Monday, August 29, 2016

Orange Frogs: Media Staff’s Critical Role in School Climate

Image Source
Today our district media specialists and paraprofessionals took part in an all day workshop on positivity. The training was based on The Happiness Advantage: The Orange Frog Parable by Shawn Achor. Shawn, a former Harvard researcher, has focused much of his work on positive psychology. He and his staff travel around the world speaking and training on positivity in the workplace.

As our trainer Devin Hughes explained today, happiness is a choice. The Orange Frog story is a parable about the effect that an individual with a positive attitude can have on a workplace. How anyone and everyone chooses to view and react to situations affects both ourselves and those around us.

Research has proven that our mindset matters, and realizing and remembering this fact is important to maintaining a healthy and happy work environment. Read more details about the parable here.

Besides the school principal and perhaps the front office staff, very few other staff in a school interact with as many different employees and students as the media staff do. Media staff in our schools are often the first point of contact for many--staff, students, and parents--whether it is a problem with technology or a research question. Therefore, these individuals have a lot of influence on the overall attitude and school culture. If they choose to interact with positivity, it will have a direct correlation and effect on the climate of the school.

Image Source
The workshop was a great reminder of this fact and provided staff with a number of ways to remember that what they THINK and what they DO matter. Staff learned how to lead with positive results and nurture habits which result in an increase in productivity and happiness. (Watch the author's TED Talk below at 11 minutes to hear what these habits are.) This, in turn, has a “ripple effect” that touches others around them. I’m excited to see the effects of this work and how it impacts the environment of our media centers at each school!

Learn more here:

The Orange Frog Book: Spreading a Positive Story About Creating a Happier, More Productive, More Satisfying Life and Workplace.

Why Can’t We All Be Happy at Work? Although scientific support for the bene!ts of happiness is mounting, creating a happy and engaged culture requires a new kind of organizational learning.
  • 63 percent of employees worldwide are not engaged in their jobs and an additional 24 percent are actively disengaged.
  • “Although we must continue to find solutions to problems, our social scripts must balance this problem-focused approach with a simultaneous focus on creating positive workplace environments and emotions that foster optimal work performance.”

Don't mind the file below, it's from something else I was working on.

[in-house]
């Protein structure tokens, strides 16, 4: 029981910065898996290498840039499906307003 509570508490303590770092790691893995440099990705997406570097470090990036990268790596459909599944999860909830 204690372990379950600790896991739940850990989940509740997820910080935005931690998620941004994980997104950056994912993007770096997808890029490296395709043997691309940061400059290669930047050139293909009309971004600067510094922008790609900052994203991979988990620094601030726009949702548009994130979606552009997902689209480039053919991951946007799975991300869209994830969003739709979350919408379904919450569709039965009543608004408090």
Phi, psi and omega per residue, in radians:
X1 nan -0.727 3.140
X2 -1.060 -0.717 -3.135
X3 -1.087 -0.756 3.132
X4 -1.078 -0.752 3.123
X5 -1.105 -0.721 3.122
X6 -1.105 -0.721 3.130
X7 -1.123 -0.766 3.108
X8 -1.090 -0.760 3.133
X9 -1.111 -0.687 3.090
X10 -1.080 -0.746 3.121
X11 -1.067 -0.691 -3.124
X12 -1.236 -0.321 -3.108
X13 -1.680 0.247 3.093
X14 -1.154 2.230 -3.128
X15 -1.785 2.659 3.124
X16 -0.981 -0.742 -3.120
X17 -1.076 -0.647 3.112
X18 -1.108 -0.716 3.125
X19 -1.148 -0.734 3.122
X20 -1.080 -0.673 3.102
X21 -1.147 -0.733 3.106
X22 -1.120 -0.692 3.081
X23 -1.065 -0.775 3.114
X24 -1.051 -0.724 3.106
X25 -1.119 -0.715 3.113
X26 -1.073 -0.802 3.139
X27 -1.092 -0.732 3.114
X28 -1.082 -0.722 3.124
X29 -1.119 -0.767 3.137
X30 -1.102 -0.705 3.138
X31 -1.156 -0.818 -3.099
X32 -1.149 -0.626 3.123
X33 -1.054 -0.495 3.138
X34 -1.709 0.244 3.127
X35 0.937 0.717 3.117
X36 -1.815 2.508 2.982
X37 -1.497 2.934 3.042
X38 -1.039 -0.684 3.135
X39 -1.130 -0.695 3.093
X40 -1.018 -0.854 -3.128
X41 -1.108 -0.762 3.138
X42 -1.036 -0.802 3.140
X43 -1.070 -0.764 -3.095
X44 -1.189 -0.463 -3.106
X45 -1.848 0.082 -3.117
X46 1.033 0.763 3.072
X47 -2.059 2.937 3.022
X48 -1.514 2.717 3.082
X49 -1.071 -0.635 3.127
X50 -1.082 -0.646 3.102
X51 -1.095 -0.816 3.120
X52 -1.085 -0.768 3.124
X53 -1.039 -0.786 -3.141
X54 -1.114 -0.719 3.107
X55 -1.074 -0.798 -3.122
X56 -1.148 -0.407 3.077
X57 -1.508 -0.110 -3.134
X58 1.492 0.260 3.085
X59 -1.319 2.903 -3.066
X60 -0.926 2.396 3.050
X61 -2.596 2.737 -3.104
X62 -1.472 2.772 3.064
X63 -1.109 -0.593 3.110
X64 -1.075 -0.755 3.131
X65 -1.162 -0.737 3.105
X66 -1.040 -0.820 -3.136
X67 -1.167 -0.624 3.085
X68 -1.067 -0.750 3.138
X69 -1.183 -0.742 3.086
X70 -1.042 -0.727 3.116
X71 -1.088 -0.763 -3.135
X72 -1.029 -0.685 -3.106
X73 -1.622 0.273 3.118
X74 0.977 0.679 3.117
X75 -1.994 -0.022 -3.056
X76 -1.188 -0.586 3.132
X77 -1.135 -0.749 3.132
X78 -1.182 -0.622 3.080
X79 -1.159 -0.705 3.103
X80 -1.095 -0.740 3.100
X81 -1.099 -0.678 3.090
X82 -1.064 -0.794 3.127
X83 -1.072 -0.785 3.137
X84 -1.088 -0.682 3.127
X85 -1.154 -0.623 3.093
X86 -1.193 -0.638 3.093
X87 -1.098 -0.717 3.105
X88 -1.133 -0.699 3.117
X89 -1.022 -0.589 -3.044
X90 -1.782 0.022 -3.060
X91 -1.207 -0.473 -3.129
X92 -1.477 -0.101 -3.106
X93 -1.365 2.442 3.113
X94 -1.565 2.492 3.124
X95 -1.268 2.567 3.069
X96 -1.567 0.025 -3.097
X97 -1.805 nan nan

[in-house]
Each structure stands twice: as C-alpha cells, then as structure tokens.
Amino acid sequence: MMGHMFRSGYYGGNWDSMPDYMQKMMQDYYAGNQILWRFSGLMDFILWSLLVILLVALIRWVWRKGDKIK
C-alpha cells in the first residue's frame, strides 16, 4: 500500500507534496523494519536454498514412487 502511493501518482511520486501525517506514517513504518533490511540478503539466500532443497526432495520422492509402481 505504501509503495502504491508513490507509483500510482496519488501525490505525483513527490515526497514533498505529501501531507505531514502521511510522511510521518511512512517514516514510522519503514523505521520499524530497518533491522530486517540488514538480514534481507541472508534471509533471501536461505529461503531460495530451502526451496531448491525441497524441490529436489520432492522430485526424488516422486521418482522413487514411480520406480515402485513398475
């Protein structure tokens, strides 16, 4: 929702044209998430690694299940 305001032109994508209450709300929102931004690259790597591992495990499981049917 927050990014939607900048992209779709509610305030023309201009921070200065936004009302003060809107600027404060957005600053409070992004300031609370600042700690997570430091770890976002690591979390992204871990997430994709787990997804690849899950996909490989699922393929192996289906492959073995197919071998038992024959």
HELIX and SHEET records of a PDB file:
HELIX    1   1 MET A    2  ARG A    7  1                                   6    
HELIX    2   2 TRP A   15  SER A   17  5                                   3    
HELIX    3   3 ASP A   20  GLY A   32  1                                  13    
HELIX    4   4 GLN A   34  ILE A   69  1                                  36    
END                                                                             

• “If Happiness Is a Business Strategy, Treat It Like One.”

Broadcasting Happiness: The Science of Igniting and Sustaining Positive Change 75% of job success can be predicted from a person’s overall work optimism, positive engagement, and support provision.

Monday, August 22, 2016

The Mindset of Innovation: 5 Behaviors for Accelerating Breakthroughs

The Innovative Mindset:
5 Behaviors for Accelerating Breakthroughs 

One of the trainings I was part of in the past few weeks was led by the Brave New Workshop founder, John Sweeny, and his staff. John has written a book on innovation entitled The Innovative Mindset: 5 Behaviors for Accelerating Breakthroughs. The training was very unique because it was all based on activities involving improv, which is likely not the first thing that comes to mind for many people when hearing about an innovation training. It was a very innovative training on innovation.

Through a day of numerous fun activities and exercises, the staff helped us to think differently, realize the self-imposed constraints we put on our own ideas and those of others, and reflect on how this affects our work and innovation overall. In improv, nothing is planned and you need to invent and react in the moment. This is often true for innovating, too. Sweeny identifies five behaviors that accelerate breakthroughs in innovation:
  1. Listen: Often we spend so much time planning our own thoughts and ideas, we fail to listen to what is being said around us. In improve, you can't plan ahead and have to be in the moment actively listening.
  2. Defer Judgement: Being open to a variety of ideas instead of quickly dismissing ones that don't meet your own expectations or parameters can lead to more creative and innovative solutions.
  3. Reframe: Looking at something differently can be eye opening and lead to solutions to problems. In one of my favorite activities, the staff had us hand off an imaginary box to one another and state what was inside as we did. Each time we received the box, we began with a "Thank you for... " and stated how we would use it. At one point, we were instructed to give something negative and upon receiving it, reframe it into a positive. How quickly this can change your mindset about working with a problem!
  4. Jump In: Sometimes the fear of getting involved without knowing what will happen or having things planned out ahead of time prevents innovation from occurring.
  5. Declare: State you ideas, thoughts, opinion, and/or point of view. Keeping it to yourself may lead to confusion or prevent an important connection or innovation from even happening.
You can learn more about the book and innovation training on Sweeny's website, which also has some videos segements of the presentation.

Monday, August 15, 2016

Systematic Innovation: The Top 4 of 40 Inventive Principles to Solve Problems

40 Inventive Principles Source

Last week at our annual administrative retreat, we learned about Systematic Innovation and the 40 Inventive Principles. Our speaker was Darrell Mann, a former engineer who is now a professor, speaker, and founder of Systemic Innovation, Inc., working with companies around the world helping them innovate. 

Mann explained that back in the 1940s during the Cold War, the Russians analyzed patents from the United States in an effort to determine whether there was a pattern to invention. The program was called TRIZ, which translates to the "theory of the resolution of invention-related tasks"  as detailed in Wikipedia.  TRIZ researchers discovered that problem solving and innovation does actually fit a pattern and the thinking involved to create the innovation fits into one of forty possible patterns.